State,  local schools differ on who's fluent in English
Oakland Tribune
9, 2005

By Jill Tucker, STAFF WRITER

 While nearly half of the state's public school English language learners are fluent according to test scores released Tuesday, just a fraction of those students are ever considered as such by their school districts.

 And that, said state Superintendent of Public Instruction Jack O'Connell, is a glaring discrepancy that must be addressed.

 The annual release of the California English Language Development Test results showed 47 percent of test takers scored in the early advanced or advanced levels of English proficiency up from 25 percent in the 2001-2002 school year.

 During that same period, a stagnant 6 percent to8 percent of students statewide were reclassified as fluent.

 O'Connell said he will be urging districts to review their processes for determining when a student should be moved out of the English language learners category.

 "Students often do not have access to the more rigorous,   challenging courses, such as advanced placement courses or international baccalaureate courses, unless they are considered by their school to be fluent in English," O'Connell added.

 In Hayward, for example, 5.2 percent of the district's English learners were reclassified as fluent during the 2003-2004 school year, while more than 22 percent had tested at high levels of English proficiency by state test standards.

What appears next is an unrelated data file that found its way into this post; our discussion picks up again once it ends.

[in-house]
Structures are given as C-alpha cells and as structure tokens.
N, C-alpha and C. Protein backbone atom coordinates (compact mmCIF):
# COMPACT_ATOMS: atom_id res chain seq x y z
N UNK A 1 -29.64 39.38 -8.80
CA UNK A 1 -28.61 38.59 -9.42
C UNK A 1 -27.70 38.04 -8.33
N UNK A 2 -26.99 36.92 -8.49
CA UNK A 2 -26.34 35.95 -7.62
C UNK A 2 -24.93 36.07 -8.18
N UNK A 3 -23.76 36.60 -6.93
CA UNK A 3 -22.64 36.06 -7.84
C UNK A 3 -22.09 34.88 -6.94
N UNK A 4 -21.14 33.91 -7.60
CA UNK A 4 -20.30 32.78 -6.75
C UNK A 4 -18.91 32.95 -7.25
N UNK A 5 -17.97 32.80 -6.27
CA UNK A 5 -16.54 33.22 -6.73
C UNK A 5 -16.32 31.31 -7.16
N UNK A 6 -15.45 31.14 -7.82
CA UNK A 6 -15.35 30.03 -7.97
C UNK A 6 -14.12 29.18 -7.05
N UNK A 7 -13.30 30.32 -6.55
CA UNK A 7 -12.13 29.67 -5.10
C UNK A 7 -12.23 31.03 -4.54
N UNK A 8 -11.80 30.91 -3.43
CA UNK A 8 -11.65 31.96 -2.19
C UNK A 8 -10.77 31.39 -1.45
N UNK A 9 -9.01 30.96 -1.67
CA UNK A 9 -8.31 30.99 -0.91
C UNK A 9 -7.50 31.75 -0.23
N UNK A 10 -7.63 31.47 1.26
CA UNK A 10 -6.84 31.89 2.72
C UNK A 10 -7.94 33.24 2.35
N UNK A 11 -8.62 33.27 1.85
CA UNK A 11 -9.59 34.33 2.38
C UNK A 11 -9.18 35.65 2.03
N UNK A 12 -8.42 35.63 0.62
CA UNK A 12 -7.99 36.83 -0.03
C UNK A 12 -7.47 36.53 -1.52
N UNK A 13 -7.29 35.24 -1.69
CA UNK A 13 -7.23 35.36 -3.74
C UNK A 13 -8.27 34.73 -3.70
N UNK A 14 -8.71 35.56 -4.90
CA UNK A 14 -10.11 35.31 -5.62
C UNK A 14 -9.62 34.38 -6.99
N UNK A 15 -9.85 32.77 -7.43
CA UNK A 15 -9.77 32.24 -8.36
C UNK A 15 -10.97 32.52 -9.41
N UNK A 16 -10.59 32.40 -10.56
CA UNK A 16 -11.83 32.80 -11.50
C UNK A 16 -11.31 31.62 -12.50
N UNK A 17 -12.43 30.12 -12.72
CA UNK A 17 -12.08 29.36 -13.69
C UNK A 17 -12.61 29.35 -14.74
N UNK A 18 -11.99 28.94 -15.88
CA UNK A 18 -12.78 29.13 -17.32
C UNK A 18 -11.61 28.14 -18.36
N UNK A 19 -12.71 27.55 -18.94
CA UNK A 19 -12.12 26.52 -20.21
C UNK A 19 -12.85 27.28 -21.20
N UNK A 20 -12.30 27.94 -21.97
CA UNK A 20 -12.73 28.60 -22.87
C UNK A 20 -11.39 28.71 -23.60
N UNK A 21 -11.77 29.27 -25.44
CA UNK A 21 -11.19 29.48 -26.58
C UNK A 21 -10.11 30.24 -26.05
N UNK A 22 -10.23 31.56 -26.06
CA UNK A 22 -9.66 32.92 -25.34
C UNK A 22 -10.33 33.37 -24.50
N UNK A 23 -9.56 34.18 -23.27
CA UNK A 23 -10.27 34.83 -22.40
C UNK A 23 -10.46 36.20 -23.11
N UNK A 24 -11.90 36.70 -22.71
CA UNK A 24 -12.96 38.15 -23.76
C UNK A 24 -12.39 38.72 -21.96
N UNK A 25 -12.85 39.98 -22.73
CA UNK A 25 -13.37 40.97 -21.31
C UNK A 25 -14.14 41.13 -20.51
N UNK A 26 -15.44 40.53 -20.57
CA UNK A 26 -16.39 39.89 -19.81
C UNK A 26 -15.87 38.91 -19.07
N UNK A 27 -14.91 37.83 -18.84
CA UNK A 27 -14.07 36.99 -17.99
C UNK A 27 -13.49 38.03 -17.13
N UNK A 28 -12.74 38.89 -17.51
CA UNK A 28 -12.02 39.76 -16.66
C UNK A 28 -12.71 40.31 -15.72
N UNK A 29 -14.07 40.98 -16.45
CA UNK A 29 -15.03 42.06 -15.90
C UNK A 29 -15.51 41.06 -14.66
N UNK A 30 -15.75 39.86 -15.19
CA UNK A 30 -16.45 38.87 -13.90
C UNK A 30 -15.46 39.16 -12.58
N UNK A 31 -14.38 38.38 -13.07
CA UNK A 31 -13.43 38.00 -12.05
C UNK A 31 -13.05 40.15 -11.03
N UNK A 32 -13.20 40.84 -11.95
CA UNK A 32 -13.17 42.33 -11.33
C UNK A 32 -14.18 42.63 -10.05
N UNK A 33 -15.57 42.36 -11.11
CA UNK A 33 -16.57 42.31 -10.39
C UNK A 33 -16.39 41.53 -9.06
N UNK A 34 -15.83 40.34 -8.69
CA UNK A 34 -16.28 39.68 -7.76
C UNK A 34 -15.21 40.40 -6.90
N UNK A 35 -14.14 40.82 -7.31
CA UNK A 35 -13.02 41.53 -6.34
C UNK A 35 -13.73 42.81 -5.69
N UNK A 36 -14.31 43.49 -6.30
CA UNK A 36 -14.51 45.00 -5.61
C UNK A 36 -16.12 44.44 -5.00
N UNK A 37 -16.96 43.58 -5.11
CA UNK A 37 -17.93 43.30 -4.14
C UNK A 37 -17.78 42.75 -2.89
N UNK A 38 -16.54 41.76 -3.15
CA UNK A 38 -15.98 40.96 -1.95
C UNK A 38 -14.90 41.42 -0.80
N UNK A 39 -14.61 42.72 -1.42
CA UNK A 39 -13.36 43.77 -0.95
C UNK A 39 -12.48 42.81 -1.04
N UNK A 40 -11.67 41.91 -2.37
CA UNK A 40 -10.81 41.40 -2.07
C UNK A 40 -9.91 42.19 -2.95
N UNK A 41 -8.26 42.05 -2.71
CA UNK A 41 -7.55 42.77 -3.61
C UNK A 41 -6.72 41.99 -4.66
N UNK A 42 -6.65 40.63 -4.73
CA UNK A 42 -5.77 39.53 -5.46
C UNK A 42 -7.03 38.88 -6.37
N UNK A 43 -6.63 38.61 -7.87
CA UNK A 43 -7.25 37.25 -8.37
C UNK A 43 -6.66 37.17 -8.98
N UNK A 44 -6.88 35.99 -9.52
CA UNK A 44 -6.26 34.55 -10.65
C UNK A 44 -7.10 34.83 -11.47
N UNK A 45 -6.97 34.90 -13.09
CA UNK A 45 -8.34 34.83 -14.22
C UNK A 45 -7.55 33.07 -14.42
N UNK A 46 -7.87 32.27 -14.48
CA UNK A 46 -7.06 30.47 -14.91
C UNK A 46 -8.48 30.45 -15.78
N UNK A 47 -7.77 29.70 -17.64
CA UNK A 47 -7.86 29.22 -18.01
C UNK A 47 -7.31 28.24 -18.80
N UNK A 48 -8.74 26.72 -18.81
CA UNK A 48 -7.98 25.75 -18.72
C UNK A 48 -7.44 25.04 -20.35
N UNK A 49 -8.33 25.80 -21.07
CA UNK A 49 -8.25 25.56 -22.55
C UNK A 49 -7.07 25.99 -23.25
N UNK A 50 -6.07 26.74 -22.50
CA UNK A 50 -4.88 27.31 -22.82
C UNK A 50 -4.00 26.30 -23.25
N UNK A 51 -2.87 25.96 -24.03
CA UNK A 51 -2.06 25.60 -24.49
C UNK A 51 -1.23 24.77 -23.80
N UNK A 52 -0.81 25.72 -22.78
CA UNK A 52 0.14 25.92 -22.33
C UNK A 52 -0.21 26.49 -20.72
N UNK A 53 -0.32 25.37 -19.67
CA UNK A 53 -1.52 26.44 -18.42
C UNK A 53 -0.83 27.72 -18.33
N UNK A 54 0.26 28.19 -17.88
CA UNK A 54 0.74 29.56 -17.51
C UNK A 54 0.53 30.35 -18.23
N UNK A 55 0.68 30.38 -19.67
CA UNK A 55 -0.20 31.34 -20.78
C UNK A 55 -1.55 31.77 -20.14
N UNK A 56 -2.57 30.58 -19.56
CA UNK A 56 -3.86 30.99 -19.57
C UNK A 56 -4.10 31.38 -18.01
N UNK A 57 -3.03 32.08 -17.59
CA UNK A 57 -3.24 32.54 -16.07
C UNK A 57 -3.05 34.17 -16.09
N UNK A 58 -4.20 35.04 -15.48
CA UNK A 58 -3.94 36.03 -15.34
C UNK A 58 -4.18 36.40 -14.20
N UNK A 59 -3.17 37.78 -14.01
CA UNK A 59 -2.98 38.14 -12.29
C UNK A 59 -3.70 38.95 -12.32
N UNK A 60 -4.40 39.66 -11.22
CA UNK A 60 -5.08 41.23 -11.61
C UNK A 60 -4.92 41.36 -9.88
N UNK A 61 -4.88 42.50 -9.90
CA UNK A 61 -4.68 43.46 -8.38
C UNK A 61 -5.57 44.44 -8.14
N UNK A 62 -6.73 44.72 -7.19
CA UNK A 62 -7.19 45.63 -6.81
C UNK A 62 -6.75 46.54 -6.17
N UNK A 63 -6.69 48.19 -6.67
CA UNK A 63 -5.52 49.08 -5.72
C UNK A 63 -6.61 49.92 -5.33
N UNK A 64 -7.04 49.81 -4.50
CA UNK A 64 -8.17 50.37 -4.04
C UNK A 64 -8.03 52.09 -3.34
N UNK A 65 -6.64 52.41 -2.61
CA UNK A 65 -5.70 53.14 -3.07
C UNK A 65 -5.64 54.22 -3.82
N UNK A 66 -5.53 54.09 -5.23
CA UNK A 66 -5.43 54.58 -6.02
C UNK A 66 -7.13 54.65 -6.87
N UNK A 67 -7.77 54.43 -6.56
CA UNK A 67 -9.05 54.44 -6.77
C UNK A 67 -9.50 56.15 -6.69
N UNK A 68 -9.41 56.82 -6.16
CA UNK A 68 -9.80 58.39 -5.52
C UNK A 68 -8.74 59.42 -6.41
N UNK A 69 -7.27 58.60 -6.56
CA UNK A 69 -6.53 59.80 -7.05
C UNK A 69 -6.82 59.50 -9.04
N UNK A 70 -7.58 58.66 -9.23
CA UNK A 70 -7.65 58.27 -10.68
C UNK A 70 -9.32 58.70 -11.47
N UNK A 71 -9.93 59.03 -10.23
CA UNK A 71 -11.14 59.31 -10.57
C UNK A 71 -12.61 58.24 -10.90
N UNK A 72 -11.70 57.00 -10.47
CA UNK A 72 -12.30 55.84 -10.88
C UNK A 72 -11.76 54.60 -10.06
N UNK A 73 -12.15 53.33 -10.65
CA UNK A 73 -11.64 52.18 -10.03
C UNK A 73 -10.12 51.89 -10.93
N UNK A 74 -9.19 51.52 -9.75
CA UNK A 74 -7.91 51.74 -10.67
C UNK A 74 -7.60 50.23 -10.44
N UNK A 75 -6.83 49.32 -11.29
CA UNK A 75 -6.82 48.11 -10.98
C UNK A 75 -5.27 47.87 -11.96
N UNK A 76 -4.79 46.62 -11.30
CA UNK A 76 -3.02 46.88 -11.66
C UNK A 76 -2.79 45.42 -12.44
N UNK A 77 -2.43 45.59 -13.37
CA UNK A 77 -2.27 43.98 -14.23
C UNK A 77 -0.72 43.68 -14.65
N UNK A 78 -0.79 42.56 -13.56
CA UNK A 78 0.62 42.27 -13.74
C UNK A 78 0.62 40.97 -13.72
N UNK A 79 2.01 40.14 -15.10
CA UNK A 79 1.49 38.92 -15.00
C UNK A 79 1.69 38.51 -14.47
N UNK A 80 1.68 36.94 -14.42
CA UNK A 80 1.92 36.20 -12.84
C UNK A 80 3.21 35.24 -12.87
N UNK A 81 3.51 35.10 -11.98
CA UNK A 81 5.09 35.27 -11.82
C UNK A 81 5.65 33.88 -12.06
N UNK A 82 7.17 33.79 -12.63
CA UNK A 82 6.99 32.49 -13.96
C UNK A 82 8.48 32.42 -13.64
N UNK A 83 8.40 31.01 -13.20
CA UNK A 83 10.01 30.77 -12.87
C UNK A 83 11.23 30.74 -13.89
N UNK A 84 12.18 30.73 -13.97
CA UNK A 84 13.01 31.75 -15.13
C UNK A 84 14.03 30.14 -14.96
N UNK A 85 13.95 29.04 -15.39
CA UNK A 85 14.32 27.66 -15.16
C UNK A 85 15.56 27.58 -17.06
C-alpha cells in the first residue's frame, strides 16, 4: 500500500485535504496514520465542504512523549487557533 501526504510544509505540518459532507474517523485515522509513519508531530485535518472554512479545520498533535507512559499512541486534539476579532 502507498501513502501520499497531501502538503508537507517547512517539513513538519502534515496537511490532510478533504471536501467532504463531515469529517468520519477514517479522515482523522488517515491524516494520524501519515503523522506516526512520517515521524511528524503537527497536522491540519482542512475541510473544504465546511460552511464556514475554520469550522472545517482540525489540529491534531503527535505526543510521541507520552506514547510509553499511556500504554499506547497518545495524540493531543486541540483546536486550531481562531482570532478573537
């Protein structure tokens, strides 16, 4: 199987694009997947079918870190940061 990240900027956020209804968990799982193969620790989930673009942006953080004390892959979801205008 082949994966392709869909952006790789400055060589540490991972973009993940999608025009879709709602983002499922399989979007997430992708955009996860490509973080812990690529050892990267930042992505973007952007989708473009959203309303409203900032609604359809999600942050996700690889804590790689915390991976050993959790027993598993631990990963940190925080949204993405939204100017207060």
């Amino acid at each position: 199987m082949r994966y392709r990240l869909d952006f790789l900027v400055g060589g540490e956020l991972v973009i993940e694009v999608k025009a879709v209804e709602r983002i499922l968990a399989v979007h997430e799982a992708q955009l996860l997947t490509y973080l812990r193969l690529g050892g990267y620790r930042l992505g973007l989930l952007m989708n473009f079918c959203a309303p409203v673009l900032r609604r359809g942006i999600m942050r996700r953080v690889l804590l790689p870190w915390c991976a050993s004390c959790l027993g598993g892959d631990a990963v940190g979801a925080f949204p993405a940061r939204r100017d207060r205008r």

Debbie Bradshaw, director of assessment, research and evaluation for the Hayward School District, said she agreed that such a discrepancy existed. But, she argued, there were good reasons for it.

 "This is a test of English language proficiency," Bradshaw said about the state test, explaining that other standardized tests and grades measure whether a student has mastered the academic language critical to succeed in school.

 State Board of Education criteria for reclassification includes early advanced or advanced   scores on the state test, and scores on language arts standardized tests and teacher and parent input.

 Bradshaw noted that students who eventually are deemed fluent by the school district outperformed the average Hayward student on exit examinations and other tests. "I would say that we're doing it correctly," she said.

 Districts often receive extra federal and state funding to accommodate the needs of English learners. But Bradshaw said it was "ludicrous" to suggest that   money would be a disincentive for school officials to transfer students out of the category.